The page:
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Many of us routinely drive different places, whether as part of our commute, to go to the store, or perhaps to visit a place we’ve never been before.  As we drive, we see the trees whizzing past us, along with a tapestry of scenic countryside, landmarks, and more.  One of my favorite activities is bicycling, something which I often do on multi-use trails such as the Dick & Willie Passage Trail in Martinsville, the Danville Riverwalk Trail, or greenway trails in Roanoke, Greensboro, or Raleigh.  I also enjoy riding along quiet country roads to take in the scenery and see things in an up-close way that is difficult to do from a car.  Much like flying in a plane allows us to see the world from a different perspective, so does traveling on a bicycle.  And as we are now in mid-February, it won’t be long until sunny, warmer days such as we had this past Saturday, will become more commonplace.  I’ll discuss a bike trip I took in eastern Pittsylvania County this past Saturday during which I was able to see very interesting things up close.

In some past blogs, I had written about scenic “loop” routes that I had tried out or had intended to try.  The route I biked on this past weekend was included in a blog I posted on November 1st of last year entitled Consider These Routes for Fall Biking in the West Piedmont Region, in which I recommended several rides throughout the region.  One of those rides is within and in the vicinity of the White Oak Mountain Wildlife Management Area, located in east-central Pittsylvania County, just southeast of Chatham.

I parked at a small parking area with an information kiosk along Game Reserve Road and began my ride by heading north.  I knew beforehand that much of Game Reserve Road is of gravel surface, which I thought would be a great idea, since such roads are often lightly-traveled by vehicles, and this road was no exception.  What I did not take into account, however, was the coarseness of the gravel, comprising stones large enough to make riding with hybrid (semi-narrow) bike tires challenging.  If you decide to ride this road, a wider, mountain bike tire is recommended.  You can learn more about the White Oak Mountain Wildlife Management Area by visiting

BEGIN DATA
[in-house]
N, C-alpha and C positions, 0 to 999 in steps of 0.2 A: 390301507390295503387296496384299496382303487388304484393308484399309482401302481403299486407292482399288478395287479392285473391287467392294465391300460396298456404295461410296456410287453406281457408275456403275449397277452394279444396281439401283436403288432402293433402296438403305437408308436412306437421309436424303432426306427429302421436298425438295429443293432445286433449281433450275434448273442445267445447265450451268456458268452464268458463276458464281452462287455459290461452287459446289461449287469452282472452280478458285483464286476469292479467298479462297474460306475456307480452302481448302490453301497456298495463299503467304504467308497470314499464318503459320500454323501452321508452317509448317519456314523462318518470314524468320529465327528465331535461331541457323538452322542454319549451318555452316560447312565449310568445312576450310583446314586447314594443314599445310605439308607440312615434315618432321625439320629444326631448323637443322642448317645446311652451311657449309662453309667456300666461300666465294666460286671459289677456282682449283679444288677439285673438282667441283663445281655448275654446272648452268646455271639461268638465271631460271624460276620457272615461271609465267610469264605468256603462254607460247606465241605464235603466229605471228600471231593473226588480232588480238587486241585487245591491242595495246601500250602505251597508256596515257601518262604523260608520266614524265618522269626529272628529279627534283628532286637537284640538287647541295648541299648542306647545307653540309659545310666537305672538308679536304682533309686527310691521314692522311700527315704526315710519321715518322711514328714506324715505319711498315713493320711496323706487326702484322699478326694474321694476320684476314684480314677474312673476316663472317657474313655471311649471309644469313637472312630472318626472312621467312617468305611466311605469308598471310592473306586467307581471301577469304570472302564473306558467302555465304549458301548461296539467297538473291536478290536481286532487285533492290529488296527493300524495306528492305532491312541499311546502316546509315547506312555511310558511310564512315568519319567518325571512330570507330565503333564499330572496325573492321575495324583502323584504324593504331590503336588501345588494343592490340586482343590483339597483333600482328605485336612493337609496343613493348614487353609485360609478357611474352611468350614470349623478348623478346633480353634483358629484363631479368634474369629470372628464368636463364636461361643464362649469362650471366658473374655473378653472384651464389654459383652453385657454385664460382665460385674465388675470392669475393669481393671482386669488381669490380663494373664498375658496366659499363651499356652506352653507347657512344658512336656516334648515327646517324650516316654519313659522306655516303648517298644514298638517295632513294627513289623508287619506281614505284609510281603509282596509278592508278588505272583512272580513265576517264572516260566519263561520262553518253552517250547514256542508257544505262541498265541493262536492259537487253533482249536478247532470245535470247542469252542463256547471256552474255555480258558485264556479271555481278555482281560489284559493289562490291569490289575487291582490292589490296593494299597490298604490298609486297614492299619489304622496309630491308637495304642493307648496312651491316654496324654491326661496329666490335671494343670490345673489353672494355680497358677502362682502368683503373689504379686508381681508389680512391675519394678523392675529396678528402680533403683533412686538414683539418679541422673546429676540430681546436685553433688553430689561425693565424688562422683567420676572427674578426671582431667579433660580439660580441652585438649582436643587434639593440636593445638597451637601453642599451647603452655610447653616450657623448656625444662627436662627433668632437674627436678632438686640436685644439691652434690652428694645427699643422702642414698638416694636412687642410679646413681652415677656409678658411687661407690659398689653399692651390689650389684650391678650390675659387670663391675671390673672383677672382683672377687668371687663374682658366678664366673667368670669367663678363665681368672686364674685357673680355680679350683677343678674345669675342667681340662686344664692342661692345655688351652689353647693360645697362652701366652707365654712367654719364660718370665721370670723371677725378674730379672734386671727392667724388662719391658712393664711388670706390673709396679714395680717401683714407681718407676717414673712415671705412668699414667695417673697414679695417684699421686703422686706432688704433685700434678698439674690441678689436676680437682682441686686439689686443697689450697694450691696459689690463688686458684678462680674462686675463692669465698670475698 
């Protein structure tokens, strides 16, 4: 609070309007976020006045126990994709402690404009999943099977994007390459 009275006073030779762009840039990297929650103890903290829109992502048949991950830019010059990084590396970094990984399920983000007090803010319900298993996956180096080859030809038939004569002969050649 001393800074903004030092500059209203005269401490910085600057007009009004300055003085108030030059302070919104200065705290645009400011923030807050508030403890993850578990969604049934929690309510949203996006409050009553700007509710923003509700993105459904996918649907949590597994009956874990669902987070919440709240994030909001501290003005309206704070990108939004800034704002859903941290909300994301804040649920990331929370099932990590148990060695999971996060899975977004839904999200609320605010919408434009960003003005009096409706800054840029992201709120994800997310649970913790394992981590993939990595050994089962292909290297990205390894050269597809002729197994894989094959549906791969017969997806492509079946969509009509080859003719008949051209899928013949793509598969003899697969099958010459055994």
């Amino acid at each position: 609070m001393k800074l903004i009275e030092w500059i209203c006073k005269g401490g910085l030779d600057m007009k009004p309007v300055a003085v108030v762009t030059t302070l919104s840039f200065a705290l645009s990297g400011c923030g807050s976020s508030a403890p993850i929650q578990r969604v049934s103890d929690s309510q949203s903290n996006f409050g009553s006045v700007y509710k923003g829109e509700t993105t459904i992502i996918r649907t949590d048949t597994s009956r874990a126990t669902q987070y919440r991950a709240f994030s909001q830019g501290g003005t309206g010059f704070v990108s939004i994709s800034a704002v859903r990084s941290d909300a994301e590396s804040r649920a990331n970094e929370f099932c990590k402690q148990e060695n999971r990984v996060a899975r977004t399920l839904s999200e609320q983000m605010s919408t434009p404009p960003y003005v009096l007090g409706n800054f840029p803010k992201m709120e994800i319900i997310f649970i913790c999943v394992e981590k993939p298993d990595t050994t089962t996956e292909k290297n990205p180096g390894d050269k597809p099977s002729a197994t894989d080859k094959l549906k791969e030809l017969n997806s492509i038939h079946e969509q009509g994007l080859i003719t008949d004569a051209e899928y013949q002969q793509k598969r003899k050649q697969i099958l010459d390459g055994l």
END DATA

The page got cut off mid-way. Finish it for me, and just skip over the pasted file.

That said, this route brought me past tobacco barns, some of which were in good shape, others not so much.  I even biked past a small farm, where a curious calf appeared to see who was passing by on the adjacent road.

What appears to be an old tobacco barn alongside Game Reserve Road.


A curious calf checking me out as I biked by.

On this ride, I came upon the remnants of what appeared to at one time have been kind of a village activity center at the intersection of Spring Garden Road and Cox’s Store Road.  Some private residences and a church are in the area, but there are also structures that are or appear completely abandoned, which include a school, a former convenience store, and a building located adjacent to the former school.  According to a cornerstone on the school, it served as Spring Garden High School from 1894 to 1927, but may have served a different educational function since that time.  We often see pictures of abandoned schools, hospitals, etc. but rarely do we get to see one up close.  In addition to a slowly collapsing roof, many window panes were missing, allowing me the opportunity to walk up to the building to peer inside and take photos.  What I saw was an eerie school interior that included chalkboards with chalk writing on them (almost certainly from teenagers entering the structure over the years), empty closets that once held children’s jackets and backpacks, a once-prominent entrance stairway with handrails that had long since rusted, as well as collapsing ceilings – no doubt a result of the deteriorating roof.  I was able to locate some history online about the Spring Garden community as well as the Spring Garden school, which is available at